Early this week, the General Assembly returned to the Capitol to begin another legislative session, which in even-numbered years lasts for 60 days and runs through mid-April.
Gov. Beshear will help set the stage when he gives his State of the Commonwealth address this week and, later this month, presents his two-year budget proposal. Redistricting, something done each decade to align the state’s legislative and Kentucky Supreme Court boundaries to changes in population, will also be a major issue in the session’s opening days.
There will be dozens of other bills to consider as well, and as is often the case, they will generally focus on education, health and safety, and economic development.
In that first category, there will be another attempt to raise the high school dropout age from 16 to 18, a top priority in the House as well as for Gov. Beshear and the first lady. If passed, it would have Kentucky join about 30 other states that have increased their minimum dropout age to 17 or 18.
Other education legislation that has already been filed would do such things as offer specialized high school diplomas to those who have excelled academically; let school districts sell advertising on school buses; and keep track of students’ body mass indexes in an effort to better assess the problem of childhood obesity.
When it comes to public safety, one legislator is looking to increase the use of ignition interlock devices for those convicted of DUI, so that they couldn’t drive impaired again; and another would add judges and witnesses to the list of people notified when an involuntarily committed person is released or escapes.
Allowing those who are dating to obtain a domestic violence order if they fear for their safety is another priority for many in the House, as is creating a database of those convicted of adult abuse to ensure they cannot work in jobs involving care of the elderly. There will also be an attempt to add taxi and bus drivers to the list of professionals who, if assaulted, would see their attackers face additional criminal penalties.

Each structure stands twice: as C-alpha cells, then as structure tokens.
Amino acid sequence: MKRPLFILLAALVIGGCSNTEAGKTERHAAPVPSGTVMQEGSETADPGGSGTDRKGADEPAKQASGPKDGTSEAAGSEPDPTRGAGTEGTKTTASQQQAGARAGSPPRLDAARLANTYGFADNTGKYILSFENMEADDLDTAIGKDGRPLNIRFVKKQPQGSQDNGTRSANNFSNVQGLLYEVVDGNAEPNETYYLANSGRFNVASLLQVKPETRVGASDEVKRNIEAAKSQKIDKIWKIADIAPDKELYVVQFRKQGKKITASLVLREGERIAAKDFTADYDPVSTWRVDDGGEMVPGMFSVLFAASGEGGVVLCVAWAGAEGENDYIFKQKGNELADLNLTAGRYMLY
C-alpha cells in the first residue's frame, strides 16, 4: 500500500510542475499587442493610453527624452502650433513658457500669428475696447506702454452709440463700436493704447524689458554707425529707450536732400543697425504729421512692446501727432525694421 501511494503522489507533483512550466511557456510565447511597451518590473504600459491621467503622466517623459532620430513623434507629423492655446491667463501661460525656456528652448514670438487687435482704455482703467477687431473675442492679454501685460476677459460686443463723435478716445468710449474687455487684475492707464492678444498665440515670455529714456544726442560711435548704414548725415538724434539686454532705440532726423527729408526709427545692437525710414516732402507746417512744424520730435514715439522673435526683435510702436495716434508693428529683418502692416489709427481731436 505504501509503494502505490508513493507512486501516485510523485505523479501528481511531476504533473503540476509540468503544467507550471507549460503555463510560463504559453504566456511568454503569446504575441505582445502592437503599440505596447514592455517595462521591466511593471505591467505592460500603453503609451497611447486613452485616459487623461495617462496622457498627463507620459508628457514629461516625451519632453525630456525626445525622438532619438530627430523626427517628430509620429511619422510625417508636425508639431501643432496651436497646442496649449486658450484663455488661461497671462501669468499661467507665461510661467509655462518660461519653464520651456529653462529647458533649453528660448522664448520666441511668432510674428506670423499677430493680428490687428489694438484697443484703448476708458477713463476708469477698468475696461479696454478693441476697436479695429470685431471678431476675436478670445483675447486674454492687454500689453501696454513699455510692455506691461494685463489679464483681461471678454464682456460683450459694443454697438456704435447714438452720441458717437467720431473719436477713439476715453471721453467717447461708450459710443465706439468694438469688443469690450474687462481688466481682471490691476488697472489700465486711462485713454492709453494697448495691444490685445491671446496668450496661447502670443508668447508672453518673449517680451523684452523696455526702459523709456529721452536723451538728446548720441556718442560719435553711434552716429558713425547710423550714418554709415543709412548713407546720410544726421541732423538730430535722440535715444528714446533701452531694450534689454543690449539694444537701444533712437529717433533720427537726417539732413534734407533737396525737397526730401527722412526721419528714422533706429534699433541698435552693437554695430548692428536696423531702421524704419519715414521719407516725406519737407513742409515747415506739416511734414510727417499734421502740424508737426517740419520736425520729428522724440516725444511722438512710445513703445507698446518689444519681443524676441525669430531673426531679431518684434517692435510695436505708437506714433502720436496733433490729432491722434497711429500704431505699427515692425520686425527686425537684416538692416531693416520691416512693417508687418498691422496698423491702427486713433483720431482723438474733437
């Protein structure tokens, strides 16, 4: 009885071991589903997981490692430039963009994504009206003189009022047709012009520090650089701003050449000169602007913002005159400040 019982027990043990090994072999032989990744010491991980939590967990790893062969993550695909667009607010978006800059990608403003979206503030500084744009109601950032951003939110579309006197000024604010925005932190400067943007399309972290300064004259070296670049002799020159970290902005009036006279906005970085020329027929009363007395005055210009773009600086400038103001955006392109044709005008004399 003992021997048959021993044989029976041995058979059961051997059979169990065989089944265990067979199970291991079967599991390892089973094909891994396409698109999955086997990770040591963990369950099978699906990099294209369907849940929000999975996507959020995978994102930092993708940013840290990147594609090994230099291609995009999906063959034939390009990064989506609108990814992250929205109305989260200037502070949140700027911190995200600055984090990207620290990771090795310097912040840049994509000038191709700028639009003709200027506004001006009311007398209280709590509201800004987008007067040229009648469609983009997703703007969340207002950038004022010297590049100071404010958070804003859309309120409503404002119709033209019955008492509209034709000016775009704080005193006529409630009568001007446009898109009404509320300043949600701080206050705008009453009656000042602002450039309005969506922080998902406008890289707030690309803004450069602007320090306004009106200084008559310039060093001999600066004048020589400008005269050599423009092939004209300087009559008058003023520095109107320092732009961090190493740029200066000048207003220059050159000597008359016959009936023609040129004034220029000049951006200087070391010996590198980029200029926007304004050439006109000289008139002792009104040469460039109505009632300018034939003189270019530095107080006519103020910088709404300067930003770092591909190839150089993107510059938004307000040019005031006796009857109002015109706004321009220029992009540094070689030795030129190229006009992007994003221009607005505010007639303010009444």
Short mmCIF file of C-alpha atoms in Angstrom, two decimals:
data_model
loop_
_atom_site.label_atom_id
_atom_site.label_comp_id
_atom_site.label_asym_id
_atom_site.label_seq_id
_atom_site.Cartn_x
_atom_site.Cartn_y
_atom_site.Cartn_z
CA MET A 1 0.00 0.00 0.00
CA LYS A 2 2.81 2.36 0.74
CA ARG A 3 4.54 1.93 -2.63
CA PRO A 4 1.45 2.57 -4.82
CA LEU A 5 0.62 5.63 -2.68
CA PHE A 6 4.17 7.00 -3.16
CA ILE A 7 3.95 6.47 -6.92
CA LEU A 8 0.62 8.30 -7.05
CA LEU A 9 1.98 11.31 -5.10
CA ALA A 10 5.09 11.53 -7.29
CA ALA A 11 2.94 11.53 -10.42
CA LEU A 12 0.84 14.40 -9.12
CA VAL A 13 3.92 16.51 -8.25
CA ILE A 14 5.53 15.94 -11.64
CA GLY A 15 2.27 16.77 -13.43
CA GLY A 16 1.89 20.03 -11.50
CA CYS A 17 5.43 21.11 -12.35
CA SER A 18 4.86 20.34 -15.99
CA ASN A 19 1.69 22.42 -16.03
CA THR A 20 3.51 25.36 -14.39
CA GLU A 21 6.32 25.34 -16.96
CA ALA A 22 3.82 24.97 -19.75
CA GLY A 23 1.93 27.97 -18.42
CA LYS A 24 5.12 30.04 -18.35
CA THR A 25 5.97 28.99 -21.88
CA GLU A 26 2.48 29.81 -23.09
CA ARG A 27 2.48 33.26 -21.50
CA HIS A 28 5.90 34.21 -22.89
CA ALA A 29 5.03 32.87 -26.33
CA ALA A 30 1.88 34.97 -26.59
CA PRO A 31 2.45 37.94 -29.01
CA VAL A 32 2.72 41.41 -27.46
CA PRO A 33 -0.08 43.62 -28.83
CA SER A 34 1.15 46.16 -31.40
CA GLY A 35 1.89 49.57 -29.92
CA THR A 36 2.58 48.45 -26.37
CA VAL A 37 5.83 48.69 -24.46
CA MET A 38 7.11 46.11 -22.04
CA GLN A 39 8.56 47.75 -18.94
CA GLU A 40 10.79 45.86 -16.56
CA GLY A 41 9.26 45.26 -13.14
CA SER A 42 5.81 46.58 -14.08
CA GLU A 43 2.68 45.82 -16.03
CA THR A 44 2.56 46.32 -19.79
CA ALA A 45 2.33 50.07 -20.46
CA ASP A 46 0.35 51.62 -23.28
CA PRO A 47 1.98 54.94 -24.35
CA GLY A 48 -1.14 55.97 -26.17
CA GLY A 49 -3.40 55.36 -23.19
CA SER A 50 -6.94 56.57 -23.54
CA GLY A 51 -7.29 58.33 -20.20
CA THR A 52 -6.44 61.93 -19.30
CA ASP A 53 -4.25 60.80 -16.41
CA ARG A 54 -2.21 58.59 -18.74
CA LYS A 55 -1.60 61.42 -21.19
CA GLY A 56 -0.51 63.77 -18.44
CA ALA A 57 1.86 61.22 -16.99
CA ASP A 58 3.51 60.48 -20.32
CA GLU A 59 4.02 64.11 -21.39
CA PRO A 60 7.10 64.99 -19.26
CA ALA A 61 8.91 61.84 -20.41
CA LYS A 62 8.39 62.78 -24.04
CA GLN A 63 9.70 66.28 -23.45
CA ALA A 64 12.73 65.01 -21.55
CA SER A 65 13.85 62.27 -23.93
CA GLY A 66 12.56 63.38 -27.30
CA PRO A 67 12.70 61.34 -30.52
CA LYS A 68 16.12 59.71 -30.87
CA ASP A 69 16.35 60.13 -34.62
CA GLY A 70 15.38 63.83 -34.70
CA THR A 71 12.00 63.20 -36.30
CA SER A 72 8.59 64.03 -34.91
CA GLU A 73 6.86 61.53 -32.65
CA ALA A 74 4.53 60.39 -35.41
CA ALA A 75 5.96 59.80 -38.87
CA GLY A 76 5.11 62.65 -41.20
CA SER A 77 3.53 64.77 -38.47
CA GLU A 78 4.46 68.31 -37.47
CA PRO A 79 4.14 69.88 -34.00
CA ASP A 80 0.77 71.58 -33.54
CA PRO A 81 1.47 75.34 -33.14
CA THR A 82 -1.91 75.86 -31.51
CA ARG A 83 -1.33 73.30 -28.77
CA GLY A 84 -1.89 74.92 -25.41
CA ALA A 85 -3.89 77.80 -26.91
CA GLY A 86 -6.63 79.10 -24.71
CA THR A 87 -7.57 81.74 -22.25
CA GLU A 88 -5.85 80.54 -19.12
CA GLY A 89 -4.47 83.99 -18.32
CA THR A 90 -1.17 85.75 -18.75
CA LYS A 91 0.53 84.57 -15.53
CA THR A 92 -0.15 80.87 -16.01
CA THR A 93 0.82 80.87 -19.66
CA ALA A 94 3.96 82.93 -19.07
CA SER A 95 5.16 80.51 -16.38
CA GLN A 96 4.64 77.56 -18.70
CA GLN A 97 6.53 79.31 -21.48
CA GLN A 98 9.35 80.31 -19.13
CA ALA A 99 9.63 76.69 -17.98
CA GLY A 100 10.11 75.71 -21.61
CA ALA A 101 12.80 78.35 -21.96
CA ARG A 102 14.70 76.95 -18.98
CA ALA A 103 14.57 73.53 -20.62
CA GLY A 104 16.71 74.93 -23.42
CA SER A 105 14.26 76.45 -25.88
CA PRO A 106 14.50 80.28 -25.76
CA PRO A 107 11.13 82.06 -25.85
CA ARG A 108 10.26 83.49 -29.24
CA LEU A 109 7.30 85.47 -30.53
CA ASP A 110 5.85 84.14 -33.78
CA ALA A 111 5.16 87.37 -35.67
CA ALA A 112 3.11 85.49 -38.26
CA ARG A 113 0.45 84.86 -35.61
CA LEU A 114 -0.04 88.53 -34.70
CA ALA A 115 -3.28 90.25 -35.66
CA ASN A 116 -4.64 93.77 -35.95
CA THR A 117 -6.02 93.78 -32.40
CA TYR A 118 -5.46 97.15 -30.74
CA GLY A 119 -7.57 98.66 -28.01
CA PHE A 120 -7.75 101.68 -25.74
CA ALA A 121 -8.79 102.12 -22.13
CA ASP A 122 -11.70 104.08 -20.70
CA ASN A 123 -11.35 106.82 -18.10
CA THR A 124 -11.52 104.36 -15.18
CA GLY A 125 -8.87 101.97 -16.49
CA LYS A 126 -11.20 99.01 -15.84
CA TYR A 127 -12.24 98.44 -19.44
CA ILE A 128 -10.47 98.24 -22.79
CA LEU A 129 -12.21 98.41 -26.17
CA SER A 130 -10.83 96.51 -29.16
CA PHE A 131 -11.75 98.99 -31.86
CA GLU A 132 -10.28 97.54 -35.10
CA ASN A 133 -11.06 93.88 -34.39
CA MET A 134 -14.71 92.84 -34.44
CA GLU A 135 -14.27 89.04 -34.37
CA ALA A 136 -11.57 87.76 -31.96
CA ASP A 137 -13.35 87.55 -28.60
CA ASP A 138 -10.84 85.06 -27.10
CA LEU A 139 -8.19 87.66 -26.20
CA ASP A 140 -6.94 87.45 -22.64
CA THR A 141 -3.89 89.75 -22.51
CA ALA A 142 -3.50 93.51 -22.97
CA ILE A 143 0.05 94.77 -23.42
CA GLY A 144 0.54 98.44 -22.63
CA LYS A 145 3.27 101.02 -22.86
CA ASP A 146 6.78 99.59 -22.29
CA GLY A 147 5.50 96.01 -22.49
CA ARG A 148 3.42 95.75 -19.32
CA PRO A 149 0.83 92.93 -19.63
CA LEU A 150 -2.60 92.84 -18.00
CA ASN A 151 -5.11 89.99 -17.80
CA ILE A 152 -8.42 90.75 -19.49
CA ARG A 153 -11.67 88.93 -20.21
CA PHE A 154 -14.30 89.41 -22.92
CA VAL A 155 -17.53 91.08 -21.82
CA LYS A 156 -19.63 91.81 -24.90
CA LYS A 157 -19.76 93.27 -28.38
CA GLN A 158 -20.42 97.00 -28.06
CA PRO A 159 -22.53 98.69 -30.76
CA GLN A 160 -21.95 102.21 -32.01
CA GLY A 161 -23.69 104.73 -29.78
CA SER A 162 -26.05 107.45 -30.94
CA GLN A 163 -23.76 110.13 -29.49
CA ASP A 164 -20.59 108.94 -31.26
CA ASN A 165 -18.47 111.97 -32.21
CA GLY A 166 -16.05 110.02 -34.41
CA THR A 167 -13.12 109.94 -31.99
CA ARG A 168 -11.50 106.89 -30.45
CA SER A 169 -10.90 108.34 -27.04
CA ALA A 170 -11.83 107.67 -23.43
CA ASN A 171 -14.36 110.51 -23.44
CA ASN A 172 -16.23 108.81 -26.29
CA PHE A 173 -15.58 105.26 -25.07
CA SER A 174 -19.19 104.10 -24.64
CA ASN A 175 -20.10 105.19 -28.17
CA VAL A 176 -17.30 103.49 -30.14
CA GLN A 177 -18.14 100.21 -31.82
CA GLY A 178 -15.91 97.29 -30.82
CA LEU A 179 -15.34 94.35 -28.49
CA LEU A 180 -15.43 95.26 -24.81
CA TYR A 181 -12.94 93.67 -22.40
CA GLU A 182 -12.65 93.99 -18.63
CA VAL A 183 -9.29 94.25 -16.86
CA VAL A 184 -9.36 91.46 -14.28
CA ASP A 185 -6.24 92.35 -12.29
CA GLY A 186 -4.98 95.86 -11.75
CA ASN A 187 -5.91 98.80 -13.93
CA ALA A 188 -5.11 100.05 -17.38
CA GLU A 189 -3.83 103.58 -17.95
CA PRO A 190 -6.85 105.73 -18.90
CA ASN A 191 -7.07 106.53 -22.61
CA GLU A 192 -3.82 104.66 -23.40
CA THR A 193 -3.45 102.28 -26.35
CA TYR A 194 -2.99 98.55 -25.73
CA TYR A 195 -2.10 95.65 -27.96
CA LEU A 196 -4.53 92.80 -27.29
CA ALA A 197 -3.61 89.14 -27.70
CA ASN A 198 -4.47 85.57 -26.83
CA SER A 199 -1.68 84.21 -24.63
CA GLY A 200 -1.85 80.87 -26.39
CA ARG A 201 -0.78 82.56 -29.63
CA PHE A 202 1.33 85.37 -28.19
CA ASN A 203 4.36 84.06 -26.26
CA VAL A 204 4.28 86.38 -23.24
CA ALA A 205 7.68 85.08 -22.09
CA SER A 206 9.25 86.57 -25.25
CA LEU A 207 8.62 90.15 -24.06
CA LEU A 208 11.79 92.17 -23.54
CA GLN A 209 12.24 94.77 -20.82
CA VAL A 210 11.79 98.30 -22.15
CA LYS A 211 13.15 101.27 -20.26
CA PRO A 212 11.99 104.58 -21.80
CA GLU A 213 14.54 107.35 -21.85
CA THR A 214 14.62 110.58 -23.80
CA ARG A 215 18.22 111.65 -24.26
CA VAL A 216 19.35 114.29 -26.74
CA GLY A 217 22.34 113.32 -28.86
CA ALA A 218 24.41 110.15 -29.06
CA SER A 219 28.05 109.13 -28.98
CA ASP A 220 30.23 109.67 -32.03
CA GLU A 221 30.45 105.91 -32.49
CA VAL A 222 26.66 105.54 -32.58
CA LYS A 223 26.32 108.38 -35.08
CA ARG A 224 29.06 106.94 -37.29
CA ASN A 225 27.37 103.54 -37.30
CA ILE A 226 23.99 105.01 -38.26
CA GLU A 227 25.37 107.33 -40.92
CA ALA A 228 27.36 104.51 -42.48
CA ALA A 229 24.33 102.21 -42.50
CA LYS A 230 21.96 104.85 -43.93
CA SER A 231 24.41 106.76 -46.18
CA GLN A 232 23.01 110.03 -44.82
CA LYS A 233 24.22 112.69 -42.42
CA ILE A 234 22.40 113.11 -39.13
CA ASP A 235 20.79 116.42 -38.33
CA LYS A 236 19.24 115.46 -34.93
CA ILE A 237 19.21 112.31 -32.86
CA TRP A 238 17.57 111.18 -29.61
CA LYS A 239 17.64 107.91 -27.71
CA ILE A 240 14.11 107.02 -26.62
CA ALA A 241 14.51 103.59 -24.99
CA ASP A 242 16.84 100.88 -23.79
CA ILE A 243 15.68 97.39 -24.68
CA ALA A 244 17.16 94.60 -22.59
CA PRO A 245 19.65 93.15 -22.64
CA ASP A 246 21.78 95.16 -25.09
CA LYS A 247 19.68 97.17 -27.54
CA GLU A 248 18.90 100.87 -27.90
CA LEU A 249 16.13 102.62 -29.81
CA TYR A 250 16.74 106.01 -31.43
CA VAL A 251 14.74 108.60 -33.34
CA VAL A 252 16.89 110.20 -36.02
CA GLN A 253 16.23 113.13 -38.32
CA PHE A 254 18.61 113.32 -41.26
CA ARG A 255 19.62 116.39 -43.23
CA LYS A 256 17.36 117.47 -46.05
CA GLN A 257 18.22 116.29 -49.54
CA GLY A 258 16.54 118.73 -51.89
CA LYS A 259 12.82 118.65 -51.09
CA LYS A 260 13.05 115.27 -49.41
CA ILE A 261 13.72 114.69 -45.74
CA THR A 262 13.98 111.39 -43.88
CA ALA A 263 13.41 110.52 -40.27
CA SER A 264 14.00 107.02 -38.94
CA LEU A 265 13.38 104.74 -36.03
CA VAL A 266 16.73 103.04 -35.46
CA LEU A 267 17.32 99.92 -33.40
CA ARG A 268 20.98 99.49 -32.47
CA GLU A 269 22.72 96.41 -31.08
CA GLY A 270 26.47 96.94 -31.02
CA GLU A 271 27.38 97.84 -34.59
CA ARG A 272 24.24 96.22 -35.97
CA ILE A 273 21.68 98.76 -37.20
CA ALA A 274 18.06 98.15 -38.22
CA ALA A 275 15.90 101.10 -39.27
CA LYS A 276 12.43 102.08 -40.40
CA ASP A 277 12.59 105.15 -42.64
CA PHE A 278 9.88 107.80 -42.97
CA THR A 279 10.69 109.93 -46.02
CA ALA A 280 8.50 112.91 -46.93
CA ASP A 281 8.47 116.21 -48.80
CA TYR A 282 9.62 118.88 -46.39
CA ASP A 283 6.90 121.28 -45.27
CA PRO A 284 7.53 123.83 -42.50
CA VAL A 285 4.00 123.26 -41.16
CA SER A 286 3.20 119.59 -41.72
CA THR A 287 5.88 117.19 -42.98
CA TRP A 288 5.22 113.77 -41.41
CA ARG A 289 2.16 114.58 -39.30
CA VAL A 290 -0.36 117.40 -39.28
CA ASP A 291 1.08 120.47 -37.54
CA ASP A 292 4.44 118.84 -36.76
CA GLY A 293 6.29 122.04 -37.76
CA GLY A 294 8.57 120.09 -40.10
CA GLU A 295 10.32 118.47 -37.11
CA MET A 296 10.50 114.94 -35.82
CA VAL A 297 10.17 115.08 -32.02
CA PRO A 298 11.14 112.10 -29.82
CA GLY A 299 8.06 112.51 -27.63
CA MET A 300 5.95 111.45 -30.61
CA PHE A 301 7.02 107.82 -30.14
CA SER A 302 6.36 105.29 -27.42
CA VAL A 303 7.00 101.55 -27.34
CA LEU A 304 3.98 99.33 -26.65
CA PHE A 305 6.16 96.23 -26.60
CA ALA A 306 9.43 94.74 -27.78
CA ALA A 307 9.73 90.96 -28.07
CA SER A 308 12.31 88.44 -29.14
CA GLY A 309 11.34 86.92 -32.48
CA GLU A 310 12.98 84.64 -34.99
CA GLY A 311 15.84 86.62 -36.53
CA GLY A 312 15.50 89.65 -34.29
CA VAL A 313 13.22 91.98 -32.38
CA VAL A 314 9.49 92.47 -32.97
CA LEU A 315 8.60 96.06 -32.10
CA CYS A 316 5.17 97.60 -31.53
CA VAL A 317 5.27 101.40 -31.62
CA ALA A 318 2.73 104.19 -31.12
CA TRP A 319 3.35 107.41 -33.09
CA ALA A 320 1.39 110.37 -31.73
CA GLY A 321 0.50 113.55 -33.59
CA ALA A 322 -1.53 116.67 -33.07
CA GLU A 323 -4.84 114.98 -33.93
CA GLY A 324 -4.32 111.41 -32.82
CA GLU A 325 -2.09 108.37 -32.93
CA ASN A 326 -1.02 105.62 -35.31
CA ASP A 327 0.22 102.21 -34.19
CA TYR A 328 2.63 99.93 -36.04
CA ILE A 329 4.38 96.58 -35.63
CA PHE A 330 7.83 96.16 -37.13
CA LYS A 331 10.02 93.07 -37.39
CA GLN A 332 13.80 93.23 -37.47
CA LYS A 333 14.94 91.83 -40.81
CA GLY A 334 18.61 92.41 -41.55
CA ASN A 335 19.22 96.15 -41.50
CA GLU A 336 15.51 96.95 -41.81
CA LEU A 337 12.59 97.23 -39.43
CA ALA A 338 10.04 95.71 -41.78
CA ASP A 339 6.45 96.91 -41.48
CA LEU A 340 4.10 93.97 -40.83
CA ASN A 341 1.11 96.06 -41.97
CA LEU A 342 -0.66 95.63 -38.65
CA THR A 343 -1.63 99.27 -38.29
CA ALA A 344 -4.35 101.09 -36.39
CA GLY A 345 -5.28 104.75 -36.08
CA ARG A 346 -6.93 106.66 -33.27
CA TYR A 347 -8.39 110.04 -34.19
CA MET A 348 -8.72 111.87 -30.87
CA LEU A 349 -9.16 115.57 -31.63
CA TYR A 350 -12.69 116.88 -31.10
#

In health-related matters, bills have been filed to make it easier for first responders from other states to asssit their counterparts in Kentucky if needed and to award tax breaks both to doctors who provide charitable healthcare and good Samaritans who become live-organ and bone-marrow donors.
There are other bills as well designed to spur positive action. One would exempt the collection of sales tax for the first $20,000 in sales made by nonprofit or civic-oriented organizations, and another would give tax credits to customers who provide work for the blind or severely disabled. Angel investors who help start-up companies get off the ground would also be eligible for tax breaks.
In agricultural matters, one bill would let customers in restaurants know what country their catfish comes from – there has been controversy due to some foreign-market practices – and another would make it easier to buy raw milk, which is also controversial because of safety concerns tied to unpasteurized milk.
For veterans and their families, bills have been filed to extend Gold Star license plates to siblings of servicemen and women killed in action and to include a veterans designation on drivers licenses and personal identification cards.
It is too soon, of course, to say if any of these ideas or many others will ultimately become law. Their fate depends in part on the time we have and, more importantly, the public’s support or opposition.
If you would like to be more involved in the legislative process, there are several ways you can participate.
To leave a message for me or any legislator, you can call, toll-free, 800-372-7181 or, for the hearing impaired, 800-896-0305.
To check a bill’s status, that number is 866-840-2835, and to see when legislative meetings are being held, call 800-633-9650.
This information and the text of the bills themselves can also be accessed online at www.lrc.ky.gov.
If you would like to write me, meanwhile, my address is Room 366B, Capitol Annex, 702 Capitol Avenue, Frankfort, KY 40601.
I hope to hear from you soon.